Beat the winter blues with Human Centric Lighting
Winter is here, and that means shorter days and longer nights. Wth the absence of light especially early in the morning and in the late afternoons, many of us feel less productive and less focused, especially at the workplace. Believe it or not, this is a common affection, mostly for those of us working in office environments.
The inner workings of our internal clocks
All living organisms on our planet are adapted to its rotation and to the day-night cycle. An internal clock helps them adjust to the regular rhythm of the day. Perhaps people more than any other forms of life are directly affected by the working of this inner clock. Jeffrey C. Hall, Michael Rosbash and Michael W. Young decided to investigate how this biological clock works and dug deep into the workings of the molecular mechanisms controlling the circadian rhythm. Their discoveries were awarded with the Nobel Prize in Physiology or Medicine in 2017.
Human Centric Lighting in the workplace
The professional lighting industry has a new buzzword that is quickly attracting attention – Human Centric Lighting (HCL), sometimes also referred to as “circadian lighting”, and “biological lighting” has been generating an increasing number of studies that seek to determine the effect that light has on our mental and physical wellbeing as well as productivity.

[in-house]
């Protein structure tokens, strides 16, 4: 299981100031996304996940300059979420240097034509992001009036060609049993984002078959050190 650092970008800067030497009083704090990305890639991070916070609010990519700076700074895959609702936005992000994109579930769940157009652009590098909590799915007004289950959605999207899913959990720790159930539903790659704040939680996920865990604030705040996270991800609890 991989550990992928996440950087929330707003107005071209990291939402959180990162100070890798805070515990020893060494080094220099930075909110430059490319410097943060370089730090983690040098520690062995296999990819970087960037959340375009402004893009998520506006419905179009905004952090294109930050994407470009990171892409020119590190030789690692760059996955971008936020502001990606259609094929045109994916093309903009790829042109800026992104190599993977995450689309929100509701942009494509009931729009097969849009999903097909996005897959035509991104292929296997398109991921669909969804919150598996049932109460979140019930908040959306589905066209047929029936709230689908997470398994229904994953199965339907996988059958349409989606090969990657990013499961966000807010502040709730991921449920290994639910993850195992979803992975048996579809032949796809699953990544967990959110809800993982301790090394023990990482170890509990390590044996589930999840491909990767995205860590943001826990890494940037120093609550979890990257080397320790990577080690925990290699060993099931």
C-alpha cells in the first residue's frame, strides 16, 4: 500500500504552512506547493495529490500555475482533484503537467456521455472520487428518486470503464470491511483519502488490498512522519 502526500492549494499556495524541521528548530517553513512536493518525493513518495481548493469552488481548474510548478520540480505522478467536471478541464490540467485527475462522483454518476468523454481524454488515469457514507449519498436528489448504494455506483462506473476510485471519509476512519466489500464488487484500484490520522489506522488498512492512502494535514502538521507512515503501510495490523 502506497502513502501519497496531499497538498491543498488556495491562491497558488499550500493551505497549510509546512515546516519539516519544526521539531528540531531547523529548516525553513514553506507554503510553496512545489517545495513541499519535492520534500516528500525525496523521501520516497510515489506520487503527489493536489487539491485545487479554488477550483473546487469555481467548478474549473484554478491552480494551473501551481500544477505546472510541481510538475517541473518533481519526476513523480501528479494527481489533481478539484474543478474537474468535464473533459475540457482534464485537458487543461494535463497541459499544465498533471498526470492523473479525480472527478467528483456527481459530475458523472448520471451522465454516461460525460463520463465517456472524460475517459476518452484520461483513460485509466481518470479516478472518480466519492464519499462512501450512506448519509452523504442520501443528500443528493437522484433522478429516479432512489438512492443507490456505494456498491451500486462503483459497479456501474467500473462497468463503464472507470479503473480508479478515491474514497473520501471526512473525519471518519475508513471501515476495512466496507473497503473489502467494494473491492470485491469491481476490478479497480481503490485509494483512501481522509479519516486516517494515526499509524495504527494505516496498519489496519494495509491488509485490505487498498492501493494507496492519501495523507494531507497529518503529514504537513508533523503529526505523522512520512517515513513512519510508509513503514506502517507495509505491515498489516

Smart LEDs – a must have tool for any interior designer
The art (and science) of shaping indoor environments is very much concerned with aesthetics, but also function. A successful design takes this into account and pursues the effective use of space, user well-being, as well as functionality.
Experienced interior designers know that light is a key tool they can leverage to create unique and welcoming spaces. Some have started to experiment with LEDs, a technology that seems to have a bright future considering the staggering rates of adoption.